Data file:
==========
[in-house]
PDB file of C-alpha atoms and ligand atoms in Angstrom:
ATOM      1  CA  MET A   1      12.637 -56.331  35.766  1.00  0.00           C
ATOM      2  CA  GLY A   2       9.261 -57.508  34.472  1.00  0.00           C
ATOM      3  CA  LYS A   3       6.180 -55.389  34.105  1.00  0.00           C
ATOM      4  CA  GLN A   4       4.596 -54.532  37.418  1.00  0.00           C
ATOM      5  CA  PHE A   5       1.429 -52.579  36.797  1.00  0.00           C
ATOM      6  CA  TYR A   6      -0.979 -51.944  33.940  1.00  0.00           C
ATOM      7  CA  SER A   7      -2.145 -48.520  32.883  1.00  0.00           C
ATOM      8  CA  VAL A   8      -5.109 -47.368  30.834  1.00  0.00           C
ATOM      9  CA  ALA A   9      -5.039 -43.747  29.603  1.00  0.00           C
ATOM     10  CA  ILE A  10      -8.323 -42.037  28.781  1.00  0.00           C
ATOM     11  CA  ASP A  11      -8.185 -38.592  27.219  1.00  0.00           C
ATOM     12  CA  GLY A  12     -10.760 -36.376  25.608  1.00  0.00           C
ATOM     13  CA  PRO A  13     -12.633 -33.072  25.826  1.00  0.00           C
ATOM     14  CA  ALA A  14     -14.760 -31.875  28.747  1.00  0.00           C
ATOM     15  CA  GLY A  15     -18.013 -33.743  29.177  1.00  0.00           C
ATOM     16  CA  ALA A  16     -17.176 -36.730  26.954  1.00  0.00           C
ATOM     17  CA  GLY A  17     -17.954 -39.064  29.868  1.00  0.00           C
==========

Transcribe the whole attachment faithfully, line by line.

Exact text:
[in-house]
PDB file of C-alpha atoms and ligand atoms in Angstrom:
ATOM      1  CA  MET A   1      12.637 -56.331  35.766  1.00  0.00           C
ATOM      2  CA  GLY A   2       9.261 -57.508  34.472  1.00  0.00           C
ATOM      3  CA  LYS A   3       6.180 -55.389  34.105  1.00  0.00           C
ATOM      4  CA  GLN A   4       4.596 -54.532  37.418  1.00  0.00           C
ATOM      5  CA  PHE A   5       1.429 -52.579  36.797  1.00  0.00           C
ATOM      6  CA  TYR A   6      -0.979 -51.944  33.940  1.00  0.00           C
ATOM      7  CA  SER A   7      -2.145 -48.520  32.883  1.00  0.00           C
ATOM      8  CA  VAL A   8      -5.109 -47.368  30.834  1.00  0.00           C
ATOM      9  CA  ALA A   9      -5.039 -43.747  29.603  1.00  0.00           C
ATOM     10  CA  ILE A  10      -8.323 -42.037  28.781  1.00  0.00           C
ATOM     11  CA  ASP A  11      -8.185 -38.592  27.219  1.00  0.00           C
ATOM     12  CA  GLY A  12     -10.760 -36.376  25.608  1.00  0.00           C
ATOM     13  CA  PRO A  13     -12.633 -33.072  25.826  1.00  0.00           C
ATOM     14  CA  ALA A  14     -14.760 -31.875  28.747  1.00  0.00           C
ATOM     15  CA  GLY A  15     -18.013 -33.743  29.177  1.00  0.00           C
ATOM     16  CA  ALA A  16     -17.176 -36.730  26.954  1.00  0.00           C
ATOM     17  CA  GLY A  17     -17.954 -39.064  29.868  1.00  0.00           C